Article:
Seriously. Have you met my daughter?
This past Saturday my daughter turned the Big Five. Five, people. Five.
All sarcasm, cynicism, whatever aside, I am simply beside myself that 1) I even have a daughter, 2) she's been in my life for f-i-v-e years, and 3) she's the astoundingly amazing little person that she is and that I get to be her mother.
I remember the ride home from the hospital with my Hope, four days after she was born via c-section. (She decided to go breech three weeks before her due date. Thanks, kid.) I was riding in the backseat, next to where she was tucked into her carseat. She had finally stopped screaming - she started blaring as loud as a siren as soon as we put her in the carseat in the hospital room before we departed. Pretty sure she was begging the hospital staff not to let us take her home with us. ("Don't you know these people have never ever EVER dealt with a newborn before?!" or something to that effect...)
But, by time we'd gotten her to the car, she had settled down and, who knows, more or less accepted her fate. I, too, sat there in that back seat, silenced, oblivious to the world around me, not even aware that the car was moving or that my husband was excitedly chattering on about Hope.
I wasn't smitten with Hope the way my husband was. He was in love. I was in awe. Complete and utter awe. Speechless, dazzled, amazed at her and her little world and what her little world was like.
Pure. Free. Bright. Perfect. Full of wonder. Full of hope. So much hope.
I believe that most mothers (okay, and fathers) grow just as much from the time of a child's birth (and, I even dare say, conception!) as the child does. As parents we are the ones who are supposed to teach our children, to enlighten them. As much as I can only hope I've fulfilled my duty of enlightening and engaging my daughter in the ways of this world, I'm certain she's the one who has done the most teaching.
And though all children come into the world with that certain amount of unabashed curiosity and energy, this is where Hope differs. That curiosity, energy, determination and freedom is still going strong when the same force it had from the moment she entered this world. She endures with this combination of fuel, running on all cylinders and never choosing to run or live on less.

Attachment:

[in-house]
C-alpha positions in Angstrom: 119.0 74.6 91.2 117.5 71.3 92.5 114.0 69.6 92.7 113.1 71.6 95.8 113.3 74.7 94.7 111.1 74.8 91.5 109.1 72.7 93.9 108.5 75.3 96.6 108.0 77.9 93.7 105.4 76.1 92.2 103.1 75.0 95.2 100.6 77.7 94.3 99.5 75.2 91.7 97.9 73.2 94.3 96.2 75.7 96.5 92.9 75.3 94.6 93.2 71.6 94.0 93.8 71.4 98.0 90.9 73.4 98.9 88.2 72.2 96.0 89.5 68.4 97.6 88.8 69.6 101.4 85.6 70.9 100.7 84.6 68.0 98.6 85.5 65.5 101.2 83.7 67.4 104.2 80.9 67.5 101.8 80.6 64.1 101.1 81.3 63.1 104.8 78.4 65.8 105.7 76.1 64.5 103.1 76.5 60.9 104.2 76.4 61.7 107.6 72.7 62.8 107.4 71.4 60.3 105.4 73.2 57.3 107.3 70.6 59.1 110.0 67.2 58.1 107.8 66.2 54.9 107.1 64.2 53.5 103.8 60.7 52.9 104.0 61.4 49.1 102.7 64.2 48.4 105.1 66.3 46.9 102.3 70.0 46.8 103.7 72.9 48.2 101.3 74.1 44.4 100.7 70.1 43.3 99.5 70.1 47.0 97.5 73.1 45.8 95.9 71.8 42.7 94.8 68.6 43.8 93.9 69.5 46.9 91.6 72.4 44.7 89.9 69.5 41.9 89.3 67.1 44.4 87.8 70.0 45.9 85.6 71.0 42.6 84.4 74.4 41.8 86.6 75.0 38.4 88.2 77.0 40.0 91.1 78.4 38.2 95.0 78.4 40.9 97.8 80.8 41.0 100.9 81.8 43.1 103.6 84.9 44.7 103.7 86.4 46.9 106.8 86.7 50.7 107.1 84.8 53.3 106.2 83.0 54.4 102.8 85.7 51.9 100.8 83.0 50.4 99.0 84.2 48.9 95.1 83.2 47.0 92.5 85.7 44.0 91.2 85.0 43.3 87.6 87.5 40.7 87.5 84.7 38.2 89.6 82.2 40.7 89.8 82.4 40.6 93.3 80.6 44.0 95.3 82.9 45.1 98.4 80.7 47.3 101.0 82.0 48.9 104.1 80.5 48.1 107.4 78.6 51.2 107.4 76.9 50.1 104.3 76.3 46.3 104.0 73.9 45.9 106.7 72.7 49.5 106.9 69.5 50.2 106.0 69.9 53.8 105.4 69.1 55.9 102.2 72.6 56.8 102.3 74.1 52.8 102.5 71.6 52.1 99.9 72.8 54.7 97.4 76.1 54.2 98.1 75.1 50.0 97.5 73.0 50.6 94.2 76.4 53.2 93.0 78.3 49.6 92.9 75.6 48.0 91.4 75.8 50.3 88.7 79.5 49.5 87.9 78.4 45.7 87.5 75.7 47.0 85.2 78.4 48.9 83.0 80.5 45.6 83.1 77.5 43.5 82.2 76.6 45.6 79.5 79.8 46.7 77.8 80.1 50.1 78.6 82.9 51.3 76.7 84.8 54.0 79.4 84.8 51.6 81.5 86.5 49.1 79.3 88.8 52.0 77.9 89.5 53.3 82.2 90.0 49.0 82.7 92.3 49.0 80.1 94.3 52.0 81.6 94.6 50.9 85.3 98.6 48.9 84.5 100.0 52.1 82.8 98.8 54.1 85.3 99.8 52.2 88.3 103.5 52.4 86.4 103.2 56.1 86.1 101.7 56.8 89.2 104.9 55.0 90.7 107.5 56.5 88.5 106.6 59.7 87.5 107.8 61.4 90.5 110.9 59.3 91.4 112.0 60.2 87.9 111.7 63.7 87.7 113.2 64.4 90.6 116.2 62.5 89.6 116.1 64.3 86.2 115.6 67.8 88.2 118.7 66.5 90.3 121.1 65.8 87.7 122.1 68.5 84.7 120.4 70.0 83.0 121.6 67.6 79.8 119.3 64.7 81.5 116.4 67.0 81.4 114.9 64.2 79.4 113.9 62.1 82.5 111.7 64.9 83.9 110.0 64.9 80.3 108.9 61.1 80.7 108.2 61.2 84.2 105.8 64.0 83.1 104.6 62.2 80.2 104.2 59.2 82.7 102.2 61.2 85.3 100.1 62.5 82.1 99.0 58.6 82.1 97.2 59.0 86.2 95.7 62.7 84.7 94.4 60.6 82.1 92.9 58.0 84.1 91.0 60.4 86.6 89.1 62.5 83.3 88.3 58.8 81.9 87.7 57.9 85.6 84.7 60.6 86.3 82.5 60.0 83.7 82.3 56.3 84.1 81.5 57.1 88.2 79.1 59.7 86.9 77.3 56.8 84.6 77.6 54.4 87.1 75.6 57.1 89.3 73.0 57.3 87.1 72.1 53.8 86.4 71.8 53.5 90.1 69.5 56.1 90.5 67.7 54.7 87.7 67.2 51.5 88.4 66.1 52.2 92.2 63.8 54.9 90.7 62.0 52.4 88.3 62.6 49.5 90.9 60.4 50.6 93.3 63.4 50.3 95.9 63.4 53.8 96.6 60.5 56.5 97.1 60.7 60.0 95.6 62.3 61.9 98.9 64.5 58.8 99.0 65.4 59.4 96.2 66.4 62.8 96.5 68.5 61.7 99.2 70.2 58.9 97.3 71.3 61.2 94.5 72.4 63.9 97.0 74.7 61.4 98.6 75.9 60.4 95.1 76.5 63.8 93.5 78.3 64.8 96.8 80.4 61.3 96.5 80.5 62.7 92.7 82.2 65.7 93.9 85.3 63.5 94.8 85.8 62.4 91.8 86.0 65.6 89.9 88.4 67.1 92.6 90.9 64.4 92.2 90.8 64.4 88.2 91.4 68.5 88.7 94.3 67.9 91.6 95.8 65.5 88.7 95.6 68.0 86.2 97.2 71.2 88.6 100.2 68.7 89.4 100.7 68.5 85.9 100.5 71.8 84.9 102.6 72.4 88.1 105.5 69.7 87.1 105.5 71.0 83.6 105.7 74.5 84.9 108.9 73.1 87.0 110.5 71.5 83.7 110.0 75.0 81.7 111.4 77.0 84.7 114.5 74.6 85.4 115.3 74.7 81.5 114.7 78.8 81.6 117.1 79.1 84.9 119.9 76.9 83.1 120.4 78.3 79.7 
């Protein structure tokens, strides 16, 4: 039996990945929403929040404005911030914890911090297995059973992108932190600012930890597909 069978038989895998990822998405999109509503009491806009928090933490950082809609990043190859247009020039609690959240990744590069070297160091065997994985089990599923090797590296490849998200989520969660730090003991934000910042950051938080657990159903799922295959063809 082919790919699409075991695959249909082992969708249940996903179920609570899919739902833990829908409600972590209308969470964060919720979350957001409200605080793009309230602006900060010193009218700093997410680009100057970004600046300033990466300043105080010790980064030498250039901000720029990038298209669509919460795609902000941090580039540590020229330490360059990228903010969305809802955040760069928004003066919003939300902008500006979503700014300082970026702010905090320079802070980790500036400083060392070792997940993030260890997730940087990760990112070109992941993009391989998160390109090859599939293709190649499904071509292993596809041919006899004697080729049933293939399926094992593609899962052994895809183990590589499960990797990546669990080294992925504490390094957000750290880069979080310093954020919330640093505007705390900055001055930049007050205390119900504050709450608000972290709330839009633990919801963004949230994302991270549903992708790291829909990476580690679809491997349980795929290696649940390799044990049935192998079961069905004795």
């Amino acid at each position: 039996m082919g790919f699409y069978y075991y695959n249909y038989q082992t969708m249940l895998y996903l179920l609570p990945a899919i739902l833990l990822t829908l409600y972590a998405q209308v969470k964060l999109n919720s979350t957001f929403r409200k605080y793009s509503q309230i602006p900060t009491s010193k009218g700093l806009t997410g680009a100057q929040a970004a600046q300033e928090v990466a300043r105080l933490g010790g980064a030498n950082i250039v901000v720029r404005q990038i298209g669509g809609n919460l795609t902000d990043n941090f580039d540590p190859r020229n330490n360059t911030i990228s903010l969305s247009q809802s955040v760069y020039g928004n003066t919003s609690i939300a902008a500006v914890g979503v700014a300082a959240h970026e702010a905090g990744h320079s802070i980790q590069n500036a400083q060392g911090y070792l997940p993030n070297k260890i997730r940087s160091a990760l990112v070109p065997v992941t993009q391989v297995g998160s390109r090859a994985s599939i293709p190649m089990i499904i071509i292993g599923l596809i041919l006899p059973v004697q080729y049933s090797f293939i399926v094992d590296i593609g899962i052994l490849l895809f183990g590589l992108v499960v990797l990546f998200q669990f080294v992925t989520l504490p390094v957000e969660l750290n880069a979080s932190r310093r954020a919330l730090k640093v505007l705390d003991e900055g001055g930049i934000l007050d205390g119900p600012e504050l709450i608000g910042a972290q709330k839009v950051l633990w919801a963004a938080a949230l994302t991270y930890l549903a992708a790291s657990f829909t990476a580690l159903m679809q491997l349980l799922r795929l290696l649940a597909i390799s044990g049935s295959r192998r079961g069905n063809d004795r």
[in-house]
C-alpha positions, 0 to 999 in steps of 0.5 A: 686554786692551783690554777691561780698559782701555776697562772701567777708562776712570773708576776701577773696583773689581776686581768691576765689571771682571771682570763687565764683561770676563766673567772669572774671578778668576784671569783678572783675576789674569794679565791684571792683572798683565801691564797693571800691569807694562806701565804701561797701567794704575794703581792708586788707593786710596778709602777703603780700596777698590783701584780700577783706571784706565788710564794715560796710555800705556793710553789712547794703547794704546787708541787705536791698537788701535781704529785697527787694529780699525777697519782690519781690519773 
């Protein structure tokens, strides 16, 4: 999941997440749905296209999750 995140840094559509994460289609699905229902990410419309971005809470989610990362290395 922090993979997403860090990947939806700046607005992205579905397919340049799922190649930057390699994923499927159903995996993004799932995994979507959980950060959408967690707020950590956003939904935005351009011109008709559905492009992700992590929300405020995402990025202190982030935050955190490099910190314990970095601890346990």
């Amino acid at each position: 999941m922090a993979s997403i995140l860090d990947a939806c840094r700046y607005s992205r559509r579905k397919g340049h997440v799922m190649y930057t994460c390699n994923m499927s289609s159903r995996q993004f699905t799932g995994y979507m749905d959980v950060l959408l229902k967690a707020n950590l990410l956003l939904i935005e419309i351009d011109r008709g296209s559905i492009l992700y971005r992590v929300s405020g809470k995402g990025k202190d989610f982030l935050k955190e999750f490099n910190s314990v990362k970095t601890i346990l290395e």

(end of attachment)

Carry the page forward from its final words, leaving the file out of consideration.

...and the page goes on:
It's that strength, that unhindered endurance and ability to continually carry such optimism and wonder and confidence that has taught me the most. Because here's a little girl, who at the age of three received a nice two-inch gash in the back of her head (from a smooth slide, no less), bled all over the place, and then proceeded to tell the fireman that she was "done" with sitting on the counter and wanted to return to playing (while still bleeding profusely). And the next day, after having spent four hours in the ER (two of which were spent on that back board with her head strapped to it), she tells my sister "that was fun yesterday at the hospital."
Fun?! So maybe sometimes she's more stubborn than strong.
Doesn't matter. Hope is still the most amazing girl. And when she reaches that age where stupidity, I mean, hormones and a conscience set in, I'll be there to remind her of that beauty she holds inside, that strength, optimism, wonder, whimsy - that absolute beauty that makes her Hope. In fact, I'll be spending every day until and after those days reminding her. Because she is nothing less.
"February's child: I reflect. I am silent. I sparkle. I praise.
I am peaceful. I notice. I wish. I amaze."